Cândido Mariano da Silva Róndon

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     In 1965 Brazil issued a single stamp to honor the centenary of Marshall Cândido Mariano da Silva Róndon’s birth (1865-1958). Róndon was Brazil’s greatest explorer, and an expert on Brazil’s Indians. He was born in the state of Mato Grosso, in the village of Mimoso. From his father he inherited Portuguese, Spanish and Guaná Indian blood, from his mother, Terena and Bororo Indian blood. He was the founder and first head of the government’s Indian Protection Service, formed in 1910. He was elevated to the rank of Marshall in 1955. He was also the head of the Comissão de Linhas Telegráficas Estratégicas de Mato Grosso ao Amazonas.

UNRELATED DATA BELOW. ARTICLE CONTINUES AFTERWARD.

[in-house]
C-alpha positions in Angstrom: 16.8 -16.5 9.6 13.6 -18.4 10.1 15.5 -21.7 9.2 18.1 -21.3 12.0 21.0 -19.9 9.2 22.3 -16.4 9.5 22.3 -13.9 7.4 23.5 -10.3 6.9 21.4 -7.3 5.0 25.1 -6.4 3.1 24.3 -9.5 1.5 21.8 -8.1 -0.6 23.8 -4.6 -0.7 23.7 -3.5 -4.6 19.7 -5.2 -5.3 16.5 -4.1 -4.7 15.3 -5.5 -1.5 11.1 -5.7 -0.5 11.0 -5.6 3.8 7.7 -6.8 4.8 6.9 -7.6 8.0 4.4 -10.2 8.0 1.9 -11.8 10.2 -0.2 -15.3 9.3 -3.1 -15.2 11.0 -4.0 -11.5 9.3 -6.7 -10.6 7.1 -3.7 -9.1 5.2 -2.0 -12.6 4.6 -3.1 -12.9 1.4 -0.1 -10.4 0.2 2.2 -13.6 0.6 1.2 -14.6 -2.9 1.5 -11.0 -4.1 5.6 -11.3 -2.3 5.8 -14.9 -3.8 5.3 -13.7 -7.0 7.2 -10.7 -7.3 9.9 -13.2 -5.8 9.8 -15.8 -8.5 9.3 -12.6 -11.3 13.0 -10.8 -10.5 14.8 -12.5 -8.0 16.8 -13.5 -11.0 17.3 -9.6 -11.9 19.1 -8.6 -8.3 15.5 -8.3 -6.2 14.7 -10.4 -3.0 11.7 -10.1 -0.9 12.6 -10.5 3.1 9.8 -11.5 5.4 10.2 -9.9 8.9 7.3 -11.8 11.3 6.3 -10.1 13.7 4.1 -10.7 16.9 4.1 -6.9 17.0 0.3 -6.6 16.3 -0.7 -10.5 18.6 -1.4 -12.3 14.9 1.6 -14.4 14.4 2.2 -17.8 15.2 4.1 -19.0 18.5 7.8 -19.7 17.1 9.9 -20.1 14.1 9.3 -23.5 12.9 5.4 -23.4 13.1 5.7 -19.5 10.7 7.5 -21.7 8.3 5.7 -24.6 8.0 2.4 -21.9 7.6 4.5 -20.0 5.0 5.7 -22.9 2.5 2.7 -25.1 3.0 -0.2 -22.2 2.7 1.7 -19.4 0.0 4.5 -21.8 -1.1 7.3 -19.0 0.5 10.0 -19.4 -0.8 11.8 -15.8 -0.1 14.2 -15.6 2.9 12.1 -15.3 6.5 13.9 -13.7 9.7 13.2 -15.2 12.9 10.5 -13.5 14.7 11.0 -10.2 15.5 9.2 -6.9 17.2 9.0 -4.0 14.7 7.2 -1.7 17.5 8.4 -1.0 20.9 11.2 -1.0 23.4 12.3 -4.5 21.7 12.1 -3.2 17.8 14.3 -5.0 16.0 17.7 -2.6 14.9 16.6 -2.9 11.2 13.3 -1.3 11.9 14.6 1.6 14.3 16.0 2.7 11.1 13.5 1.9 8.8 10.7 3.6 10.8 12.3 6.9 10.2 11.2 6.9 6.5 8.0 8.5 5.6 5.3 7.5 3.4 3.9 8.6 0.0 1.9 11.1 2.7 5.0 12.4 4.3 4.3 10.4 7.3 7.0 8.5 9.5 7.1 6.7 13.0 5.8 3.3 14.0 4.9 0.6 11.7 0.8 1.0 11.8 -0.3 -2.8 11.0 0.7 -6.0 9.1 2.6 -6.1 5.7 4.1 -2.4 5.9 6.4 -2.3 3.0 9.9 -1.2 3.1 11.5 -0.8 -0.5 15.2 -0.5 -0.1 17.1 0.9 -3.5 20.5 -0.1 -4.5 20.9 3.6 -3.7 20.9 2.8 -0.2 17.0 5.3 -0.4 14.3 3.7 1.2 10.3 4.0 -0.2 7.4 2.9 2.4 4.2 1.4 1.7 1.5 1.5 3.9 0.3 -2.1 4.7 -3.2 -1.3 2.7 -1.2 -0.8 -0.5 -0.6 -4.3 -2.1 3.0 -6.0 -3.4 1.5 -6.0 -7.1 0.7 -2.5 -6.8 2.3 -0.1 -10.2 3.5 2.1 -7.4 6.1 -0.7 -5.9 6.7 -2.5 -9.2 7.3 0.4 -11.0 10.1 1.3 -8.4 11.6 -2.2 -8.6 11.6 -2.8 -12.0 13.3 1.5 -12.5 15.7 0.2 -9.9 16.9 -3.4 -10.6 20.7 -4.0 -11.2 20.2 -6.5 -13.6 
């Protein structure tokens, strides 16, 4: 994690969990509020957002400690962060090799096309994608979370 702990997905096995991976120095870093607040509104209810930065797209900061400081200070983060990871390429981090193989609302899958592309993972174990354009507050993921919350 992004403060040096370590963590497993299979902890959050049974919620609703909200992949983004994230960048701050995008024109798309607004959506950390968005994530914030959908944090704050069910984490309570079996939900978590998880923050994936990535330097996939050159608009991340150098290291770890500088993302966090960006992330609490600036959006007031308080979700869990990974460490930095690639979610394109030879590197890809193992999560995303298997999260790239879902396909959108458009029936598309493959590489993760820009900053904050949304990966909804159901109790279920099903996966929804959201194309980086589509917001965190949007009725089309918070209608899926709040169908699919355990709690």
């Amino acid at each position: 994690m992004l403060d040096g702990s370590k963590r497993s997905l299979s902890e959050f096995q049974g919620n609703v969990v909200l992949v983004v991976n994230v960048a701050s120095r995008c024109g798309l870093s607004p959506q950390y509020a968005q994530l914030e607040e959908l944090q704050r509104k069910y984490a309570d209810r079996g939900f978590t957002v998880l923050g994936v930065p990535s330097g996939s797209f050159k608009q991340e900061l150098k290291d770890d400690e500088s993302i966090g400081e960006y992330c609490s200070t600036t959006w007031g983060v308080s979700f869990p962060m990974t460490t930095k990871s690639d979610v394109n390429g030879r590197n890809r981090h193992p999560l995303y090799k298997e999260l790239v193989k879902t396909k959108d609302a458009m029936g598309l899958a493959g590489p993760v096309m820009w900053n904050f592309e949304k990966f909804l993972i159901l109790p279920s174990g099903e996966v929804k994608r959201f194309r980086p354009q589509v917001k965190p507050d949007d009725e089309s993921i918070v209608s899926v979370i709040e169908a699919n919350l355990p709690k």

In addition to a picture of Róndon, the stamp features a quiver of arrows and a feather headdress characteristic of the Bororo people of eastern Brazil, and a map. The map is interesting because it does not cover the whole country, but only the western part where Rondon had been involved with the telegraph and the Indians. The  black circle marks the location of Brasilia, the Federal District which was inaugerated in 1960.
     Brazil issued another stamp in 1985 to commemorate the 120 anniversary of the birth of Marshal Róndon (Scott 1996). In 1982 the newly created state of Róndon was named for him.


SCN 999

      In 1914 Theodore Roosevelt lost his bid for a second term as President of the United States. He then went to South America and joined Róndon on an expedition to the interior of Brazil, Expedicao Scientifica Roosevelt-Róndon, to explore Amazon River tributaries. One which they mapped in detail was the Rio da Dúvida (River of Doubt), later renamed the Río Roosevelt (and again renamed Rio Teodoro), with a branch named the Río Kermit. Roosevelt wrote Through the Brazilian Wilderness about the expedition.